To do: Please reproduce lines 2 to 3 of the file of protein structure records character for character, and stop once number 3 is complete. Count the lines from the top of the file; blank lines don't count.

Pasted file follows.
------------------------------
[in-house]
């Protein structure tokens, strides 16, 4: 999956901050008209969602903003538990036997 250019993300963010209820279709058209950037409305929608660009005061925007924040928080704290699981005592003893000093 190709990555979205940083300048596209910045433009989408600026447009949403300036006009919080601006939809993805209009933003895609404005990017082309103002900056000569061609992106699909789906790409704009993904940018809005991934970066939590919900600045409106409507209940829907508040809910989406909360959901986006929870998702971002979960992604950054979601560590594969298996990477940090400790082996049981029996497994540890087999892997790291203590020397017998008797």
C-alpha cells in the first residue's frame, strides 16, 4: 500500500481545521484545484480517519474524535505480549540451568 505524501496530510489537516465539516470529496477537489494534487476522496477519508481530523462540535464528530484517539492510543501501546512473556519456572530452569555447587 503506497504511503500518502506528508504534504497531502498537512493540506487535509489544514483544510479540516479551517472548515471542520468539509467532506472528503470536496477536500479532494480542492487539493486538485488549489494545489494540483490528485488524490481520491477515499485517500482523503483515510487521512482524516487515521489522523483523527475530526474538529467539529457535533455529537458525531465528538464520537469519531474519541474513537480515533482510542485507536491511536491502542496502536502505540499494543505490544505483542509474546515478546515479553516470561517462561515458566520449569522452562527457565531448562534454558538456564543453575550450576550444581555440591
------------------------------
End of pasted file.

């Protein structure tokens, strides 16, 4: 999956901050008209969602903003538990036997 250019993300963010209820279709058209950037409305929608660009005061925007924040928080704290699981005592003893000093 190709990555979205940083300048596209910045433009989408600026447009949403300036006009919080601006939809993805209009933003895609404005990017082309103002900056000569061609992106699909789906790409704009993904940018809005991934970066939590919900600045409106409507209940829907508040809910989406909360959901986006929870998702971002979960992604950054979601560590594969298996990477940090400790082996049981029996497994540890087999892997790291203590020397017998008797």
C-alpha cells in the first residue's frame, strides 16, 4: 500500500481545521484545484480517519474524535505480549540451568 505524501496530510489537516465539516470529496477537489494534487476522496477519508481530523462540535464528530484517539492510543501501546512473556519456572530452569555447587 503506497504511503500518502506528508504534504497531502498537512493540506487535509489544514483544510479540516479551517472548515471542520468539509467532506472528503470536496477536500479532494480542492487539493486538485488549489494545489494540483490528485488524490481520491477515499485517500482523503483515510487521512482524516487515521489522523483523527475530526474538529467539529457535533455529537458525531465528538464520537469519531474519541474513537480515533482510542485507536491511536491502542496502536502505540499494543505490544505483542509474546515478546515479553516470561517462561515458566520449569522452562527457565531448562534454558538456564543453575550450576550444581555440591